Neil Gaiman’s THE GRAVEYARD BOOK is what I consider a very fine example of character-driven storytelling.

There isn’t a flat, unrealized character in the book.  Which is a real feat because there is an enormous cast.  Not only do you have the main and auxiliary characters that I mentioned in my last post, but a whole community of ghosts, each with his or her own epitaph.  There are also a few supernatural non-ghosts.  But, here’s the thing: each one has a personality trait that you can put your finger on.  Liza Hempstock is generally offended; Miss Lepescu is a kind-hearted task mistress; Mr. Pennyworth is the adult no kid takes seriously.  And so forth.  And so on. Because of the complete imaging of each and every character–and this is the most important thing for me as a writer–every player in this book has a unique and distinctive voice.  Even before you get to a dialog tag, even when we’re talking about a really minor character, you have a pretty good idea of who’s talking.  This isn’t an easy thing to do.

Here’s another interesting tidbit.  You know about the character arc (Here are a few takes on the character arc)?  Most writers agree that at least a couple of your main characters should show growth and change (And I say most, because I ran across this).

This is why I love the set-up of THE GRAVEYARD BOOK.  Mr. Gaiman has created a whole bunch of characters that have undergone their character arc before the story even starts.  So it’s completely natural that they seem very static.  One example is Silas, Bod’s caregiver, who hints that he might have been pretty awful a very long time ago.  But, he’s nothing but awesome, protective coolness over the course of the story.  Also, Bod’s adopted parents are loving, caring, formal little sweeties at the beginning of the book and much the same at the end. As a reader, I don’t feel like I’ve missed anything about these characters at all.  I’m not waiting for another book to tell me why Mr. And Mistress Owens are the way they are.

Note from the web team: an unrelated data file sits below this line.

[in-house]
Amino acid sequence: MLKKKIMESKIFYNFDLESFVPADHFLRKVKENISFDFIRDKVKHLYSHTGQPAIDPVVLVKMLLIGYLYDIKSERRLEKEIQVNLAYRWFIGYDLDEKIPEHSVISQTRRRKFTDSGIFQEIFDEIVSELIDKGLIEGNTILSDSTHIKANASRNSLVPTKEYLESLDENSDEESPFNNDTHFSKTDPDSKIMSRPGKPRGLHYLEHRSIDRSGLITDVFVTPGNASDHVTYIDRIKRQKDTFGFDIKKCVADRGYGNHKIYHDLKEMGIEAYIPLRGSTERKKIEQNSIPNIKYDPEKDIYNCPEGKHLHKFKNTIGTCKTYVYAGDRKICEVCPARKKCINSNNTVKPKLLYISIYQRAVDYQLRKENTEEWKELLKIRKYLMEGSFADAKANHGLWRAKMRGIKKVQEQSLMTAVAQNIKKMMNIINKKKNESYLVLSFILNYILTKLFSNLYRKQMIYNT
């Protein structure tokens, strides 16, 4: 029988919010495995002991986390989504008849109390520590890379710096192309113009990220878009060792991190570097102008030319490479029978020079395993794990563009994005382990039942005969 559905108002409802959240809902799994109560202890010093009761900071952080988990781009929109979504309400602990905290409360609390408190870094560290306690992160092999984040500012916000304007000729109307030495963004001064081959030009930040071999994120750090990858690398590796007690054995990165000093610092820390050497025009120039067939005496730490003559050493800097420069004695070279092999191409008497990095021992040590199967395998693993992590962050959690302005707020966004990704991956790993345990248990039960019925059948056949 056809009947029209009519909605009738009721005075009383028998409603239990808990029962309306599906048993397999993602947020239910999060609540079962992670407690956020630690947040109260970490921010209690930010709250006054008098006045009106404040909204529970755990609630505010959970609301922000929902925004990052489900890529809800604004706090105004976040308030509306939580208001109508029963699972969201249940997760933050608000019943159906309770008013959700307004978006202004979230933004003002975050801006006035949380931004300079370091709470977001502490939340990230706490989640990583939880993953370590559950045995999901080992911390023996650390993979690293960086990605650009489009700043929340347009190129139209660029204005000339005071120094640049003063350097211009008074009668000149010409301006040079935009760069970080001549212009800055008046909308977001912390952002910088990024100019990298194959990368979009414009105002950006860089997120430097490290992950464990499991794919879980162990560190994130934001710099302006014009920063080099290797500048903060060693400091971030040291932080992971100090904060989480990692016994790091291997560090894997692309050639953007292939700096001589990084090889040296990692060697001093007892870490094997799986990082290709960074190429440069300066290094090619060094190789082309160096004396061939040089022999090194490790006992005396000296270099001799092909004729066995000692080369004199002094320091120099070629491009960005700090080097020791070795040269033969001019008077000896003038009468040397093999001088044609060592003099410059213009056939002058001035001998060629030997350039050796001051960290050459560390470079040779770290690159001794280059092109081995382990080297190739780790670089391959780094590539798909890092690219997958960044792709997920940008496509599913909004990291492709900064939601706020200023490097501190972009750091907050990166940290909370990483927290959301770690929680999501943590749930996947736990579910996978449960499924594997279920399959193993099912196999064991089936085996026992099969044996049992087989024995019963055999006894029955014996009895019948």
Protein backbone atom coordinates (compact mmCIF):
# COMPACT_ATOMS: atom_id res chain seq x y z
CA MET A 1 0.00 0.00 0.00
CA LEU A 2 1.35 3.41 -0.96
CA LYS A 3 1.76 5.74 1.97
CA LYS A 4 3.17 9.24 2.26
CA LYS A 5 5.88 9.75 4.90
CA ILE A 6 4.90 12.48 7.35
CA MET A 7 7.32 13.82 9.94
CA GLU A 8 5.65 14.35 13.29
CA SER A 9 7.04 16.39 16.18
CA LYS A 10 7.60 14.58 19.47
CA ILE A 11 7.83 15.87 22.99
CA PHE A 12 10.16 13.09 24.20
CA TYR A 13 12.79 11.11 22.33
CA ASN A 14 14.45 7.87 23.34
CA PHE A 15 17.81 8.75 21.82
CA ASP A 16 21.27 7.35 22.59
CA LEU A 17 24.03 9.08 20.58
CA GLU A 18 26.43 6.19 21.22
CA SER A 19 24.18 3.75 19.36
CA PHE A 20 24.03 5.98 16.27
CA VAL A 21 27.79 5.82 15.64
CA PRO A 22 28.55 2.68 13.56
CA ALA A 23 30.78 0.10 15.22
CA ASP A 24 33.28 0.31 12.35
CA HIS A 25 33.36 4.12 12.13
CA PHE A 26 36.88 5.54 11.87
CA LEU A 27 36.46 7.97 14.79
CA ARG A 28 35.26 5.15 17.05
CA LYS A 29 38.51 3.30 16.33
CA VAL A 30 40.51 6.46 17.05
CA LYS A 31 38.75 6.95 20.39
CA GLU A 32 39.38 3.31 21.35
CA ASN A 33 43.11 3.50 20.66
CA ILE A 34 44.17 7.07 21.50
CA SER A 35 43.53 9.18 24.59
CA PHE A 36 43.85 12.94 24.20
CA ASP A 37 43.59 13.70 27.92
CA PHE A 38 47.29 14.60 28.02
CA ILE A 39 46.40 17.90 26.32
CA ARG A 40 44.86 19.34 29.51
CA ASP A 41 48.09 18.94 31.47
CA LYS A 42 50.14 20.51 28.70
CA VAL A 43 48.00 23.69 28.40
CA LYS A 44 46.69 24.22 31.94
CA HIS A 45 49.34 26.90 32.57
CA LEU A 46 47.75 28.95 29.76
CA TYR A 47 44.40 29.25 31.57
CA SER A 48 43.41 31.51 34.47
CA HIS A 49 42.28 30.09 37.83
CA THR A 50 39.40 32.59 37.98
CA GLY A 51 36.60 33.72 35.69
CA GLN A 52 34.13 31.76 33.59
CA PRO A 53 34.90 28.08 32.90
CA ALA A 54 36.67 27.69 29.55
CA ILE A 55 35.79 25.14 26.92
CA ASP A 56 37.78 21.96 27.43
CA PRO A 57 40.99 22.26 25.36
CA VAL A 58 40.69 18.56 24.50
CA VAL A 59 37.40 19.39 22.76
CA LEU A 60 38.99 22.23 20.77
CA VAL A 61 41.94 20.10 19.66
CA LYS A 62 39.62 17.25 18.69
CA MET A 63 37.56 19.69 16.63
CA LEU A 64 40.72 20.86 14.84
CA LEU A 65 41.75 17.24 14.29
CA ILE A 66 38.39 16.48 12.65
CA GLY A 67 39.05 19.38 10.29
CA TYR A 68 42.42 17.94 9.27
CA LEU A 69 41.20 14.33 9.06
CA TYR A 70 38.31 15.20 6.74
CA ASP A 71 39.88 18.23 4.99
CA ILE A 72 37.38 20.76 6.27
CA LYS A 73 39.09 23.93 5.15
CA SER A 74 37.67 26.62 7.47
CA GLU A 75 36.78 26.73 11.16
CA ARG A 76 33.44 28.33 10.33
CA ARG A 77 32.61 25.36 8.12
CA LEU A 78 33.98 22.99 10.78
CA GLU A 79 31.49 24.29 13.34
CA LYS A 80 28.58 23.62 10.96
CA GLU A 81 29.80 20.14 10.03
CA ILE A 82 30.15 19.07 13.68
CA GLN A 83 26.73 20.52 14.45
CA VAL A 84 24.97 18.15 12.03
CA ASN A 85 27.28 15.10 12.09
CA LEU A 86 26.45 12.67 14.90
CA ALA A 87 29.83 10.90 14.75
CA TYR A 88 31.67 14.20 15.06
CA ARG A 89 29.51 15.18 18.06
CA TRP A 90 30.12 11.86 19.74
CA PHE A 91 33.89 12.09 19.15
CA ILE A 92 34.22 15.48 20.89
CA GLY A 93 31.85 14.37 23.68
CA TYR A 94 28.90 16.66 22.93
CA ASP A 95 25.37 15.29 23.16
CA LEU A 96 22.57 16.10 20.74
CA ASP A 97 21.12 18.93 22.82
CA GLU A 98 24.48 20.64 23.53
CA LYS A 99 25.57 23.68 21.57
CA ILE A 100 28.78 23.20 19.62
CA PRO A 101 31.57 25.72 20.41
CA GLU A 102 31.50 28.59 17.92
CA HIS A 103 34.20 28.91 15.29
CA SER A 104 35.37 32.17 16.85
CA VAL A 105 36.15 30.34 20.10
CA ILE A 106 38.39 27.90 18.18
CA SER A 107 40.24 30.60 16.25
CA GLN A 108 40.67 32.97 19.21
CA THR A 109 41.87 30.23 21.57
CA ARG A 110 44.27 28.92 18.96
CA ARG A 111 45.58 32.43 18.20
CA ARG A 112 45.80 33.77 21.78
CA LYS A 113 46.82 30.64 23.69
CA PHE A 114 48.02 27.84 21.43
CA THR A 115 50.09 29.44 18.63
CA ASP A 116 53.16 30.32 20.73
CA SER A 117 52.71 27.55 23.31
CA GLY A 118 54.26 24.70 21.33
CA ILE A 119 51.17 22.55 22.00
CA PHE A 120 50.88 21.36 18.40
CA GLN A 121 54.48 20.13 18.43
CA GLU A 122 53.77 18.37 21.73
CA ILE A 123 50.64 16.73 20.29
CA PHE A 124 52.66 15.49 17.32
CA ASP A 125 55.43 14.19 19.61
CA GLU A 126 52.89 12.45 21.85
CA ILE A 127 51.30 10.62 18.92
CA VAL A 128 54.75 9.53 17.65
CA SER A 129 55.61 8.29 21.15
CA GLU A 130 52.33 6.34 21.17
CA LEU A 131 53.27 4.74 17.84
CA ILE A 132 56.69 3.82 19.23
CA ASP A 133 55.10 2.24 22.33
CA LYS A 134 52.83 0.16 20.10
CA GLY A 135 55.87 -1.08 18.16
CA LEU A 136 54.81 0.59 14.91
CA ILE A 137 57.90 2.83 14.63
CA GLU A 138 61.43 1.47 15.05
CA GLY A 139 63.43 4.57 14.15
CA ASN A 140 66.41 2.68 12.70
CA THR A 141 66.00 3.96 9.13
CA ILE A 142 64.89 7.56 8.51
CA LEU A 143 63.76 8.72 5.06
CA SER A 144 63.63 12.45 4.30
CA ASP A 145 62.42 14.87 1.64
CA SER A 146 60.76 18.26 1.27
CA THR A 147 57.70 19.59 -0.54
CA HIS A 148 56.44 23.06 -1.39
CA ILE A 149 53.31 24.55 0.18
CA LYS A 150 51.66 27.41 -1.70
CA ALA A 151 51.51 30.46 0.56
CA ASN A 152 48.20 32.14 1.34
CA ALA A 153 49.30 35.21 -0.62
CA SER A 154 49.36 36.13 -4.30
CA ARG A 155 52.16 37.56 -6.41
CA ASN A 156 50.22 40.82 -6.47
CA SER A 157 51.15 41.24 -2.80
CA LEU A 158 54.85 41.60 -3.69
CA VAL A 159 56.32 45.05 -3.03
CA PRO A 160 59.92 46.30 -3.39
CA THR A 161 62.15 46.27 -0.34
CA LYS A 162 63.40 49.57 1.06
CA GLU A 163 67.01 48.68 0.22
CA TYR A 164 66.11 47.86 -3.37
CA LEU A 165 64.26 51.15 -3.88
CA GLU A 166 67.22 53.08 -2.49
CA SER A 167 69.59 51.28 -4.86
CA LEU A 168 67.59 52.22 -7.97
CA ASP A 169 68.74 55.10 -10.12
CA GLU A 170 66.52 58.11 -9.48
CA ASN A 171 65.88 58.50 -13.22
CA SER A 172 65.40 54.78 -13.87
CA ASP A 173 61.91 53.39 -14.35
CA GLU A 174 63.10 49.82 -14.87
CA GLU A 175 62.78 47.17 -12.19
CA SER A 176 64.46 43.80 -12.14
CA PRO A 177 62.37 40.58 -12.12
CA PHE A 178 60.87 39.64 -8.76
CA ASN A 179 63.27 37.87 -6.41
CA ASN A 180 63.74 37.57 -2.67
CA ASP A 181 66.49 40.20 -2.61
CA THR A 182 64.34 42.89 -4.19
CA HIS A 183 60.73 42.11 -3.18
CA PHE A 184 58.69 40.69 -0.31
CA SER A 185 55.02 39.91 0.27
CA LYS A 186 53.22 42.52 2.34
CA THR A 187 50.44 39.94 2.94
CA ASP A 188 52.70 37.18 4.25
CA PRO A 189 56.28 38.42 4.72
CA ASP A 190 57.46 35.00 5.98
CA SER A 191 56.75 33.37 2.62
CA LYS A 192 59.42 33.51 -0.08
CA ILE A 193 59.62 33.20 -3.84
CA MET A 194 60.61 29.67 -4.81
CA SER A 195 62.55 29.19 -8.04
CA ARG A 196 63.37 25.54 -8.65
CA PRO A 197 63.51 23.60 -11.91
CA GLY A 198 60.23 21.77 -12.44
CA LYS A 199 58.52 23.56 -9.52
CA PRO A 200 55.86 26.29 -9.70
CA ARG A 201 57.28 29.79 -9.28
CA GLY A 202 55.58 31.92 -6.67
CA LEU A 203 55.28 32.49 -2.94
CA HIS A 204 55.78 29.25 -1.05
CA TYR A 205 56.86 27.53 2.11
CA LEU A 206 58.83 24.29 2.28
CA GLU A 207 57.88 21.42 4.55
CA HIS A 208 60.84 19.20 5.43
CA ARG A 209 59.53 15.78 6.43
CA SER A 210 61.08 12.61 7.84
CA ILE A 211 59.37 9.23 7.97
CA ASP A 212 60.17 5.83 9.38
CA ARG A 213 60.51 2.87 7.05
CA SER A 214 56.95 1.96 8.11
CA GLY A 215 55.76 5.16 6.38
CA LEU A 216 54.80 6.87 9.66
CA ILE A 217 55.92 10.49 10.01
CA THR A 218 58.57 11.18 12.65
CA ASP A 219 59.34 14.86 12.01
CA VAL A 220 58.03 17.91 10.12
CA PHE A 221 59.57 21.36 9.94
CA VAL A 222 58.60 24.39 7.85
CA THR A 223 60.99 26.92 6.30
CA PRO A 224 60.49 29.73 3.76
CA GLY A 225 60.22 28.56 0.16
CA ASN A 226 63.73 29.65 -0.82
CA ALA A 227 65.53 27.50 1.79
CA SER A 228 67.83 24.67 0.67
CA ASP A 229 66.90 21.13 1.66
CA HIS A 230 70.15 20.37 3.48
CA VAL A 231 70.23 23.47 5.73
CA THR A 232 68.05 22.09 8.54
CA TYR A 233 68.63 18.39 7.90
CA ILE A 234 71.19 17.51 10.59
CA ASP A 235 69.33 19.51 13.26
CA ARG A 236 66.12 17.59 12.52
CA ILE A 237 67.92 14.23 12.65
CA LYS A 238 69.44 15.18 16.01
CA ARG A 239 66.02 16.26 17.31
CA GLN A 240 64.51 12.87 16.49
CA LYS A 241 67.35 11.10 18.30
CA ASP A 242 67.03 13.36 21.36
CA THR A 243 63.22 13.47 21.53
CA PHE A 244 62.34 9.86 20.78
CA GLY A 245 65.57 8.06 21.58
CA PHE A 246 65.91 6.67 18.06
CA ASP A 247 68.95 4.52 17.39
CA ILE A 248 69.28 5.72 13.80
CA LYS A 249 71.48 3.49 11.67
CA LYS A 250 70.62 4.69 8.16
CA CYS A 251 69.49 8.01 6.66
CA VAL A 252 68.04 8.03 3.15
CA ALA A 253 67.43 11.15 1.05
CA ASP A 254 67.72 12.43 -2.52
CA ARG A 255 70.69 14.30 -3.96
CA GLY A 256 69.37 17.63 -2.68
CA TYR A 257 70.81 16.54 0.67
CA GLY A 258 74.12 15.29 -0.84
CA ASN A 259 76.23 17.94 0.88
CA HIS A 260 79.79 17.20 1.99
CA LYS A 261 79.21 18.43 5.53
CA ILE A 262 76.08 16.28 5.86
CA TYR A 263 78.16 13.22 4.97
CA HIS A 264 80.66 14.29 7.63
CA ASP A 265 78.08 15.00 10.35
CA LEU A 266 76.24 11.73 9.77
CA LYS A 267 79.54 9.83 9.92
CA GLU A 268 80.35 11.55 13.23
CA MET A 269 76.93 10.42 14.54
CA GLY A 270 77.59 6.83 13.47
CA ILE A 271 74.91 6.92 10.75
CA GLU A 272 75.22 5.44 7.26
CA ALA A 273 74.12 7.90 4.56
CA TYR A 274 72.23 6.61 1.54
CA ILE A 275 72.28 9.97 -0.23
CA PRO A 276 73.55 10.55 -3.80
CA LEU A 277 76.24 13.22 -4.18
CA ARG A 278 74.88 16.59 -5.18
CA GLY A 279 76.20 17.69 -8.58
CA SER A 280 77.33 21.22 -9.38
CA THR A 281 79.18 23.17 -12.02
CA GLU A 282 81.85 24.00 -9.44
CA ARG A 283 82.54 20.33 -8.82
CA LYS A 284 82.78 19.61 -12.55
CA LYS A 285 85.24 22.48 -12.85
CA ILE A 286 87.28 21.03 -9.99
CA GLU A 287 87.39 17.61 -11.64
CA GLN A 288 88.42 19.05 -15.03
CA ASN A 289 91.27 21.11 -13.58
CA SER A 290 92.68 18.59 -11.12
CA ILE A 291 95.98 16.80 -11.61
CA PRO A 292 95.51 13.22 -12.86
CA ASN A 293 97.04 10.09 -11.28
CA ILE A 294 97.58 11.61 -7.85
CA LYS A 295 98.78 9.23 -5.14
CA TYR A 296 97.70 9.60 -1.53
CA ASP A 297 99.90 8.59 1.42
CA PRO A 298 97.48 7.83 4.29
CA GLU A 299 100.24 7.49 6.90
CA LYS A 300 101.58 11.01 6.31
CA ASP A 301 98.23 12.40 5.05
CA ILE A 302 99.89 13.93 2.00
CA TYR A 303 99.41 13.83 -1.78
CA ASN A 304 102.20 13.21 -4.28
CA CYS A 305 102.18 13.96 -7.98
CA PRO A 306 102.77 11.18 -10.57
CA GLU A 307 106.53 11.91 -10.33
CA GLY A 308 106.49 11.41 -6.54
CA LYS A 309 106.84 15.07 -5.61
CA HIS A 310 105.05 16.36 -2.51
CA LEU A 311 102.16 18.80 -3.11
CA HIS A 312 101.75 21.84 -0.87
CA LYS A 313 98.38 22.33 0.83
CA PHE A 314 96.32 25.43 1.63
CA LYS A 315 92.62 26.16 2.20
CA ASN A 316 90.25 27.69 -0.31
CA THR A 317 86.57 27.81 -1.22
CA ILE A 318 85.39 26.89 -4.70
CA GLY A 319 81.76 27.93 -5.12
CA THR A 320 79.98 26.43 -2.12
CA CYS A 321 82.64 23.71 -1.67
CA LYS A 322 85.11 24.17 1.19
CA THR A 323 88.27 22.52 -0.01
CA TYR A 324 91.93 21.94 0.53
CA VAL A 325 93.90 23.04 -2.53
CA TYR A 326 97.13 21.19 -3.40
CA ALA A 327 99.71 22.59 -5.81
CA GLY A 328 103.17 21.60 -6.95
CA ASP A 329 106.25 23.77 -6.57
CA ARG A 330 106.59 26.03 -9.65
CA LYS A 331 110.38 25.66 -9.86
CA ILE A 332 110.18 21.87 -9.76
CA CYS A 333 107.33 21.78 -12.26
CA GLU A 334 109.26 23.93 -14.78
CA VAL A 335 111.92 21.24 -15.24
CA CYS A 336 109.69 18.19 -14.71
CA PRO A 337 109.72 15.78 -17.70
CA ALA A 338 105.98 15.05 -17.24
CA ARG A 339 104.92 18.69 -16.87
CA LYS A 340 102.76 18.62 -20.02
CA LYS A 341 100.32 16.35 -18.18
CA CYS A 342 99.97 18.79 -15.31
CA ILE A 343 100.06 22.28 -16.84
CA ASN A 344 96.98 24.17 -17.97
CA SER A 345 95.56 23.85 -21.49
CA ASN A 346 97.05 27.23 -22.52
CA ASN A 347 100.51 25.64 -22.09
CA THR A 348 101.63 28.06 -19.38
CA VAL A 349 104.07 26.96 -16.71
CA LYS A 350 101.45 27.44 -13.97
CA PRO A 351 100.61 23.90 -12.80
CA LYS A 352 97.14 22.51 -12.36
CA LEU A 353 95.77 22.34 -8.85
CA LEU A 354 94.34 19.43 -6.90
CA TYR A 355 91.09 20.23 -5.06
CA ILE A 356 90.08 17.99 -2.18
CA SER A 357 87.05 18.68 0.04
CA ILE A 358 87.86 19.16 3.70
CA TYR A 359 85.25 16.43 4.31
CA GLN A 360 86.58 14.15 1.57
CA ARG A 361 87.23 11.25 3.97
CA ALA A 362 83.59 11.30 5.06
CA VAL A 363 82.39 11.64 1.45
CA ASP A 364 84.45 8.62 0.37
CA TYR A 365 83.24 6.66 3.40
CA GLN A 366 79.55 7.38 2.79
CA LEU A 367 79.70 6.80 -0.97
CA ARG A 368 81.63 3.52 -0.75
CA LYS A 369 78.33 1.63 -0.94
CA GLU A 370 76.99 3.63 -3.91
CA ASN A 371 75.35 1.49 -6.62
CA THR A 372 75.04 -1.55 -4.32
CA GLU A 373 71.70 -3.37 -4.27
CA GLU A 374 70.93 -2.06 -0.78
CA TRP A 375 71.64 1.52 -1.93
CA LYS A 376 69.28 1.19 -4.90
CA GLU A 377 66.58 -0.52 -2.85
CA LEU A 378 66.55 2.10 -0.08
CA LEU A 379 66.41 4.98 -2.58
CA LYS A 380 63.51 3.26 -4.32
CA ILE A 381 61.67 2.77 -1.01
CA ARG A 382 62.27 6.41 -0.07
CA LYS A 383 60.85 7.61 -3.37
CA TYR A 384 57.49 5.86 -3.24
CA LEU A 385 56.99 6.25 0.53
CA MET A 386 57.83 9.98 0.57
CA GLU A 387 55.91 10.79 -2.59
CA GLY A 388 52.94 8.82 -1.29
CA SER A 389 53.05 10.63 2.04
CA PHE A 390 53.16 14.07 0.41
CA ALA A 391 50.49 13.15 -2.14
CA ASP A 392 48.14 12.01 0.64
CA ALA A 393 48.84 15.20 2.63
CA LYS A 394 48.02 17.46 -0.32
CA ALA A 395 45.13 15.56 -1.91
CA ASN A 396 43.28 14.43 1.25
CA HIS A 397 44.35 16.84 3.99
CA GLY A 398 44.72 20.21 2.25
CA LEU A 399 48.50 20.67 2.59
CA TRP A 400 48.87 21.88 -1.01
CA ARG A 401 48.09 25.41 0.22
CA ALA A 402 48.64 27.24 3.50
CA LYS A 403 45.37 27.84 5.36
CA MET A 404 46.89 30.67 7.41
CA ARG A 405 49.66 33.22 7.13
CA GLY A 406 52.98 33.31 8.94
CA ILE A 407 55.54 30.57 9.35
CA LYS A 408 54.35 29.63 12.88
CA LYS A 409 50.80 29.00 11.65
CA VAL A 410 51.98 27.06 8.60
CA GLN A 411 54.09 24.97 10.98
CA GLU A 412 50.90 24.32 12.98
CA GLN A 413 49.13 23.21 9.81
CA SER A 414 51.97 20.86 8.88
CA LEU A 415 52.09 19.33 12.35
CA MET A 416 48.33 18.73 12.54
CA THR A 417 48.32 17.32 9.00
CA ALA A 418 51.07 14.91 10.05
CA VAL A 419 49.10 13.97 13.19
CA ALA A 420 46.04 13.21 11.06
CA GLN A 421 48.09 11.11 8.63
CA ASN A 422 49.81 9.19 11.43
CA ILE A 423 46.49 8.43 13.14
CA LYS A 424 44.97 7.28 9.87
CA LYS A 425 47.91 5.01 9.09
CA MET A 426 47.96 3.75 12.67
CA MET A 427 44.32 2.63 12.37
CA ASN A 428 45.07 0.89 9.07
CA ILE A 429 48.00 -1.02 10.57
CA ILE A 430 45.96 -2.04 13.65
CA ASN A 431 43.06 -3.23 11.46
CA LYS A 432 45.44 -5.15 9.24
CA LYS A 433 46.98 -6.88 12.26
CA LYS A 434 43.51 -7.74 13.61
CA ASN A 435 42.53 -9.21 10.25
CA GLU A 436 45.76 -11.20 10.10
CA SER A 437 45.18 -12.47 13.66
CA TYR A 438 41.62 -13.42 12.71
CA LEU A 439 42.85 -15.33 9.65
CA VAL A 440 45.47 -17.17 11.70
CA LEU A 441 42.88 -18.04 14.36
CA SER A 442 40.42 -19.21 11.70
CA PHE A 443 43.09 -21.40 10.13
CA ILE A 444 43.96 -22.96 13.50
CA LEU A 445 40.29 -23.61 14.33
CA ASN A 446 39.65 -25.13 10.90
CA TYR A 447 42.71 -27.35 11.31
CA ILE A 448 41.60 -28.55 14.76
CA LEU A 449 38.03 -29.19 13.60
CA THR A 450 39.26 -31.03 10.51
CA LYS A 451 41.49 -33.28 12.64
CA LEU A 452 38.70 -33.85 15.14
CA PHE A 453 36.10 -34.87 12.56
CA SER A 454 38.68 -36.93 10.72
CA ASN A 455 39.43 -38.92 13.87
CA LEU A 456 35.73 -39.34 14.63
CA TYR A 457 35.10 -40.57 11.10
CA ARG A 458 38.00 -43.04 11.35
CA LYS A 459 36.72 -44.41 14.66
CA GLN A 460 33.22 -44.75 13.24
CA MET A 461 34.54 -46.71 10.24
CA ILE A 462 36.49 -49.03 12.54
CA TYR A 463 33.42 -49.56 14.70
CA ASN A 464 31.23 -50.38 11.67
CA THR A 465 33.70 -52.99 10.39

And here’s why I think it’s a great set-up:  it highlights the delicate changes around the few living characters in the book. Really, there are only four that get much play time: Bod, his best friend Scarlett, and a bullying duo by the name of Mo and Nick.  And not one of these characters are the same at the end of their story-line as when we met them.

And finally, the setting.  In this book, the setting is really another character.  It’s an ancient graveyard, which in and of itself would have been enough to be really fascinating.  But Mr. Gaiman also fills this limited space with traps and dangers, lore and curses, and magic, ghostly and otherwise.  I’m going to go into this in my next post, but the world building around the afterlife are really a huge part of the driving force of this book.  Also, as a writer, it reminds me that you don’t have to create a lush universe like Oz or Narnia or Hogwarts to have a rich, full world.  The space can be small if the imagination is big.

Next time, I’m going to tackle how the plotting of this story works.  An interesting task, that, since Mr. Gaiman’s books seems to have many elements that don’t further the plot but yet are interesting enough to keep you reading.  And somehow he makes it work!  Until next time.

Kate

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